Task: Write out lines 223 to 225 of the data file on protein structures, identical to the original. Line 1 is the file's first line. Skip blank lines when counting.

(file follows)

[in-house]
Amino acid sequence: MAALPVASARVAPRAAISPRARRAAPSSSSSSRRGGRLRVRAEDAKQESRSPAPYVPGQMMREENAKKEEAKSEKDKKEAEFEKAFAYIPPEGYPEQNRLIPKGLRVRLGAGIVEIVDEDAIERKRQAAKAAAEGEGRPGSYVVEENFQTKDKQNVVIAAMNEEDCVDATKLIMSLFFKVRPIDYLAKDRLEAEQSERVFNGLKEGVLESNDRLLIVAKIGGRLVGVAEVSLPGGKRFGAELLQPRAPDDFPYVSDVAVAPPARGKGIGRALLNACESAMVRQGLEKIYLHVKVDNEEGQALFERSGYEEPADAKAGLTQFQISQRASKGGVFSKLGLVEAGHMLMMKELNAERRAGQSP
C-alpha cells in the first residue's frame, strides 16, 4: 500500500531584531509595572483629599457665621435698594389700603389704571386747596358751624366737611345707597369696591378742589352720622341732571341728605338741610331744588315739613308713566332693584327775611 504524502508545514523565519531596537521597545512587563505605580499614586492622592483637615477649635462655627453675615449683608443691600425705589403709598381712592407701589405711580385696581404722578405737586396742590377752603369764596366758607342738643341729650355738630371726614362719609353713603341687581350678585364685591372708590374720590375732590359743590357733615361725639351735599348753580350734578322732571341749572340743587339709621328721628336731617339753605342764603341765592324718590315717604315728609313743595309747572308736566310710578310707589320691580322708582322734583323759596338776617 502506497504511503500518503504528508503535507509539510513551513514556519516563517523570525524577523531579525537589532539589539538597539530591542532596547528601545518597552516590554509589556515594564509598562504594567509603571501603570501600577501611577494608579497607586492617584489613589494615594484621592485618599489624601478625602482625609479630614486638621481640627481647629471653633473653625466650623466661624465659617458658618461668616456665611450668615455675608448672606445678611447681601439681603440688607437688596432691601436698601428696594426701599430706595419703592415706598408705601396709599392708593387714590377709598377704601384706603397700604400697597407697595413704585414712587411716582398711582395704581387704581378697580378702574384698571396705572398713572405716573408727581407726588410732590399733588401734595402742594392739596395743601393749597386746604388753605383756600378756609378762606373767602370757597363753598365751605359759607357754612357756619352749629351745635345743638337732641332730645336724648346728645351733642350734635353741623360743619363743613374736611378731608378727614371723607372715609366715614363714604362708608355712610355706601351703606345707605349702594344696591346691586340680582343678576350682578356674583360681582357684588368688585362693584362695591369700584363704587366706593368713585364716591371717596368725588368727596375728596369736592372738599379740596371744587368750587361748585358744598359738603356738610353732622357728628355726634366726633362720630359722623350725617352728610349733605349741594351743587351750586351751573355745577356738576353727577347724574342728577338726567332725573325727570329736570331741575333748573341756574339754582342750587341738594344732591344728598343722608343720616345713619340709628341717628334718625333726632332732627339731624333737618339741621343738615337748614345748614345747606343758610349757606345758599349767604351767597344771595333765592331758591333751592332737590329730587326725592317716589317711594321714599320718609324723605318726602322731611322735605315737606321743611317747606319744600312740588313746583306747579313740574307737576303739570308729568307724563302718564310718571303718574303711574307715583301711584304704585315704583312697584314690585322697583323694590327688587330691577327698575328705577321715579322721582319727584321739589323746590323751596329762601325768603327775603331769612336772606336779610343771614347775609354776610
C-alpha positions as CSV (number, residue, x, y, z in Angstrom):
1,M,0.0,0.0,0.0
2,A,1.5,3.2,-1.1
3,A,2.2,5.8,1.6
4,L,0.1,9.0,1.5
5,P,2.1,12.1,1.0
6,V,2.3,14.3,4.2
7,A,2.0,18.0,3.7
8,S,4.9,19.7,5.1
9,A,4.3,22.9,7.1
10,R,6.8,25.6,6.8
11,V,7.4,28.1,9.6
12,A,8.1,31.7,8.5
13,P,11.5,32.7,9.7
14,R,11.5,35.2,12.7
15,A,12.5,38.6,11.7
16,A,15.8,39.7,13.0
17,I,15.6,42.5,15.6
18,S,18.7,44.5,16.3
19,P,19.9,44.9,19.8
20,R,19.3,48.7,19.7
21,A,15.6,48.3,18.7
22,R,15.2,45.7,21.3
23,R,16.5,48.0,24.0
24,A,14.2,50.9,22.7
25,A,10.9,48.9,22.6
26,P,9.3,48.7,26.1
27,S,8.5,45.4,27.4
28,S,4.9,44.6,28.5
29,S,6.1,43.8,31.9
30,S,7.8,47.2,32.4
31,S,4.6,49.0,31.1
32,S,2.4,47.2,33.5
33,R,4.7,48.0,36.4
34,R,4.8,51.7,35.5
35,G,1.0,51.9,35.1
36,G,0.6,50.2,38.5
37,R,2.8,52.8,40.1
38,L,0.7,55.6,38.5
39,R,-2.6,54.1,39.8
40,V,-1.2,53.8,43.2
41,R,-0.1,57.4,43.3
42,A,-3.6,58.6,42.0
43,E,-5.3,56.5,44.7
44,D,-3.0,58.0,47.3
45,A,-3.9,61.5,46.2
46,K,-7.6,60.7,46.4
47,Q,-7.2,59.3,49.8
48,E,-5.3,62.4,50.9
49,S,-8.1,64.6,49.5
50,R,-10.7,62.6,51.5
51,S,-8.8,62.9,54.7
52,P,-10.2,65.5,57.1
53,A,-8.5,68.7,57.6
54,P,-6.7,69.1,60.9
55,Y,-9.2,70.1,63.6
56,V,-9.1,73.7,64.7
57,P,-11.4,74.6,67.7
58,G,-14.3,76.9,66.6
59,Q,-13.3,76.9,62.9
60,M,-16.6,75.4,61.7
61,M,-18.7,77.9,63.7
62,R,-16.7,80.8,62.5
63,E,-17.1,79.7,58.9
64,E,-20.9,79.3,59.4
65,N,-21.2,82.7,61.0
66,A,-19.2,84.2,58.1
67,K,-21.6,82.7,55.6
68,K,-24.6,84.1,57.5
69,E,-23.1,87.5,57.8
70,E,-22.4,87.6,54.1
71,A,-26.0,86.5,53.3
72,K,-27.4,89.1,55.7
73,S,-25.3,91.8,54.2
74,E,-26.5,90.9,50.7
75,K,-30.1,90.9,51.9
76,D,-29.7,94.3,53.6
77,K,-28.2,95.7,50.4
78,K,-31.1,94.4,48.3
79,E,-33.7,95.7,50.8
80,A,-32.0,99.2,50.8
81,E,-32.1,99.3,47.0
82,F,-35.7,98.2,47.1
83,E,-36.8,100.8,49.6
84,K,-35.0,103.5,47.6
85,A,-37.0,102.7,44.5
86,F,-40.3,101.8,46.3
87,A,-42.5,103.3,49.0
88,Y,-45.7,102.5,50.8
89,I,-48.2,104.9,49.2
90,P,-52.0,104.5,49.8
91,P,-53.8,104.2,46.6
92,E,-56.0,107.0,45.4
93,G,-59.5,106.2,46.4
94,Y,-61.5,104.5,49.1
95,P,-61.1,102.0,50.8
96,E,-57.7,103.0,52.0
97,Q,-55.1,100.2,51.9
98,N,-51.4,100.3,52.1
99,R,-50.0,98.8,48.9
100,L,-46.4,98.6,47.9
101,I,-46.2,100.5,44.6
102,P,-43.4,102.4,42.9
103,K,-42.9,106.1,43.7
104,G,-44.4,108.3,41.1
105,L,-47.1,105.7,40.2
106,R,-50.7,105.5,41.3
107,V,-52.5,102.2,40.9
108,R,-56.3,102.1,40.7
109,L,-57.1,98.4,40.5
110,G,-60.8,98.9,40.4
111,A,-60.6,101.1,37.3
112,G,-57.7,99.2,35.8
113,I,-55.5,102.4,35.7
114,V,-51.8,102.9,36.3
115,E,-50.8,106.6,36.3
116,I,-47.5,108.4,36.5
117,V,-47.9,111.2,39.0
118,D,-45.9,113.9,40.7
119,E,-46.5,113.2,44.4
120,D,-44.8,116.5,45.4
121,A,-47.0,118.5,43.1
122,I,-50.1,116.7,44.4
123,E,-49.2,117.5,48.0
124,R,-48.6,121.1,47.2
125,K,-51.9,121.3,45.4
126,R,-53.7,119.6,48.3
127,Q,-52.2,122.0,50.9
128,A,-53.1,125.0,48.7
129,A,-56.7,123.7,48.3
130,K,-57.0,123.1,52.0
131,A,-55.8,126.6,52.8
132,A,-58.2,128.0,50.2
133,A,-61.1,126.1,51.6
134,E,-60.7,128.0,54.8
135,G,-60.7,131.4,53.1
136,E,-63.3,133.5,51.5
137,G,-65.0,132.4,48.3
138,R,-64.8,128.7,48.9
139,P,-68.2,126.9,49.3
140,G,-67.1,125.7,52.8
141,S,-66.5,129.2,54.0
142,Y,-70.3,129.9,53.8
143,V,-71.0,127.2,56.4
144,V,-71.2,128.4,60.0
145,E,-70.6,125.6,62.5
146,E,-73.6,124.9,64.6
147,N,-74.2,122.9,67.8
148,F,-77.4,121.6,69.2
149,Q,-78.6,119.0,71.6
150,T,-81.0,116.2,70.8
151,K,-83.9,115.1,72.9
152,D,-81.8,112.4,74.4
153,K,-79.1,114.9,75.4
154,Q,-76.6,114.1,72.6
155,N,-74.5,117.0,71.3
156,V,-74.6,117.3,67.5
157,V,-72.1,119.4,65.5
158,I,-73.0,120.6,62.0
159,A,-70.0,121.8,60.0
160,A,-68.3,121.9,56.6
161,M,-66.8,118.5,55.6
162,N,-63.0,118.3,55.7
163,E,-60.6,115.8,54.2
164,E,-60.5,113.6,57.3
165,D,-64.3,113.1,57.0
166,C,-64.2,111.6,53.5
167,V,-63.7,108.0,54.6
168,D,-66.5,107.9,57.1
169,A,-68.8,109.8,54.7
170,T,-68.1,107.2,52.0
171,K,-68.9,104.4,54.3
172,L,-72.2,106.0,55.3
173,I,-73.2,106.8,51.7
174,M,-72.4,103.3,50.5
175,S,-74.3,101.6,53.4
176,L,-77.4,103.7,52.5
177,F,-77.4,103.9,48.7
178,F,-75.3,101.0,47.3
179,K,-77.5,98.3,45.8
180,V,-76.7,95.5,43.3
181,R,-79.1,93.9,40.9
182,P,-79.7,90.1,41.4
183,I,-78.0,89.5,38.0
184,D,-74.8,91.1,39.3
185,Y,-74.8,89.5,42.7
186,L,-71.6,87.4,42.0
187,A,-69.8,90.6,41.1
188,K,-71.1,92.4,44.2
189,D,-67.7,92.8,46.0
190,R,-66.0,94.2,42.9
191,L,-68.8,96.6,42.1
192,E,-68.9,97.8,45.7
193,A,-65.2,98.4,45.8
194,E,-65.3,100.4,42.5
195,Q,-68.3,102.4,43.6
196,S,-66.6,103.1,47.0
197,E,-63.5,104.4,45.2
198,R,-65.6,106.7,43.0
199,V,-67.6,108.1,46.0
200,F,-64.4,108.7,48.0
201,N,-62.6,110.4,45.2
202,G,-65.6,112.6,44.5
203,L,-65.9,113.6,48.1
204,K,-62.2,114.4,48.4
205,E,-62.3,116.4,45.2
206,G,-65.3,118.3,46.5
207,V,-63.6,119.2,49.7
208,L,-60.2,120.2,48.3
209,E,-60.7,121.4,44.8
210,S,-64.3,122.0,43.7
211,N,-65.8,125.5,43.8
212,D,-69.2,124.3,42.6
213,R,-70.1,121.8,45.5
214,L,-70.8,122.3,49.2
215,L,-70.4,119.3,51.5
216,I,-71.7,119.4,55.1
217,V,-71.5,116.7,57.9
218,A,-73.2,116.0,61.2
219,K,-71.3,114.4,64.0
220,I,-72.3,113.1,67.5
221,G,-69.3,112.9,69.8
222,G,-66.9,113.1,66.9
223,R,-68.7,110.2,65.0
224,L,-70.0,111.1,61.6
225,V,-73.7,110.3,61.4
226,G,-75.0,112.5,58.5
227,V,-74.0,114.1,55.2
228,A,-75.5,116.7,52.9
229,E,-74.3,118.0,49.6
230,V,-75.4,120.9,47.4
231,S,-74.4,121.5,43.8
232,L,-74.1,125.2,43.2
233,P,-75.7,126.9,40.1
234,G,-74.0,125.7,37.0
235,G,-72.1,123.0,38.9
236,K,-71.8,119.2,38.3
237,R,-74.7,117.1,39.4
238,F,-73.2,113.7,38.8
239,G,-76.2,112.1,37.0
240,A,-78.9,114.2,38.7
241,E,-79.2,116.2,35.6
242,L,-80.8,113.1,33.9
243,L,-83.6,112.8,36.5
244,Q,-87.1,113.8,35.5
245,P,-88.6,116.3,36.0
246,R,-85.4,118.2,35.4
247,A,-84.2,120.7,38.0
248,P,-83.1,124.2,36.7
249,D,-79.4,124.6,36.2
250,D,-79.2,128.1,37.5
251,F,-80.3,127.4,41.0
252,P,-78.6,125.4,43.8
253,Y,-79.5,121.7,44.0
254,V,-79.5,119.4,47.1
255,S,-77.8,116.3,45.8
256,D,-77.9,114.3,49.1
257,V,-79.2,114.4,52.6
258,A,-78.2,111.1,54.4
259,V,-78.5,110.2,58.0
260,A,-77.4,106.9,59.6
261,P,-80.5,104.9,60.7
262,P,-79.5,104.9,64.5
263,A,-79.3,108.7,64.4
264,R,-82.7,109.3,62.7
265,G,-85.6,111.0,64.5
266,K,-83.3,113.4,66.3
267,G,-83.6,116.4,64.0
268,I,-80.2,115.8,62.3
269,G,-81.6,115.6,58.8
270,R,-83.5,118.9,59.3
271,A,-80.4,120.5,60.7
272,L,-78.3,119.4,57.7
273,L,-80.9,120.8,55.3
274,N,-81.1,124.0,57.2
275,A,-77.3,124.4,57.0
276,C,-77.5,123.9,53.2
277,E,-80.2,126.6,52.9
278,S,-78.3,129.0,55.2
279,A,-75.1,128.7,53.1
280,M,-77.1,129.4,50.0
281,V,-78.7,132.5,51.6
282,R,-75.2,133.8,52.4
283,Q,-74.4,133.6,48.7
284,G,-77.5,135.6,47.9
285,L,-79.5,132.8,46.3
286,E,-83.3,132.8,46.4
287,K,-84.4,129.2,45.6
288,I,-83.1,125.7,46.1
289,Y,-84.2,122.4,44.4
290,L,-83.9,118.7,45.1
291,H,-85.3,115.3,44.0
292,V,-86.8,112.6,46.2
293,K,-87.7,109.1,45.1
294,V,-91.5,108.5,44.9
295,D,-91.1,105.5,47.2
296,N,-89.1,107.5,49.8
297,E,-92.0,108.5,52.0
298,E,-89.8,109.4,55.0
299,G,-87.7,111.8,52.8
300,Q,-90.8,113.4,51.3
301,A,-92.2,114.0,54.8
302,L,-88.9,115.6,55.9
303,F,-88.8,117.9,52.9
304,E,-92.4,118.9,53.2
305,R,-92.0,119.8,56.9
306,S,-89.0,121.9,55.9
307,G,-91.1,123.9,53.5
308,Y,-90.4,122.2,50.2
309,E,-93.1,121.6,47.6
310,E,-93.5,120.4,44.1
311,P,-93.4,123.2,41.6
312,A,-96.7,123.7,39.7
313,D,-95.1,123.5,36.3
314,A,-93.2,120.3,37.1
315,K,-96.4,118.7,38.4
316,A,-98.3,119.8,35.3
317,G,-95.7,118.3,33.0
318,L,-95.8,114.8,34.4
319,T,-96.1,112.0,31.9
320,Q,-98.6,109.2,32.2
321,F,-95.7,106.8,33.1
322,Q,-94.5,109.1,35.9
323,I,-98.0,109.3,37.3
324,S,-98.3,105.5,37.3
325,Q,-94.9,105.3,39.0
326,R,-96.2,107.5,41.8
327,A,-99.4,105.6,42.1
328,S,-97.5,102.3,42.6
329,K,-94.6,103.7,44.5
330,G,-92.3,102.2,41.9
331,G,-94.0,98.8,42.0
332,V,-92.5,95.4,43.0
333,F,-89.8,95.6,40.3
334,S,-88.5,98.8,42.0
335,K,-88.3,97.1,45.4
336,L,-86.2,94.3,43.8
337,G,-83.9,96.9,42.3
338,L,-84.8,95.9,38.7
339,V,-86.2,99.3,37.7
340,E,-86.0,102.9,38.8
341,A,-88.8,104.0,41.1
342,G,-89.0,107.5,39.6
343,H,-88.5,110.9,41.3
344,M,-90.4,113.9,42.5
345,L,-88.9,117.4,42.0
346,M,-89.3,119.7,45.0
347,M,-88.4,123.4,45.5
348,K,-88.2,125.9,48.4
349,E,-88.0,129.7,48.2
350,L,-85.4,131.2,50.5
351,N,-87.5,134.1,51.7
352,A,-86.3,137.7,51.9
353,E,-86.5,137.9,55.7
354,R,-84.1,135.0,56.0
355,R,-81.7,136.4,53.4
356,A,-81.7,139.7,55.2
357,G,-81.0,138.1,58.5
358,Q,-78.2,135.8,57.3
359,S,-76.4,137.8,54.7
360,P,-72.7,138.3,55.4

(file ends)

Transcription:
219,K,-71.3,114.4,64.0
220,I,-72.3,113.1,67.5
221,G,-69.3,112.9,69.8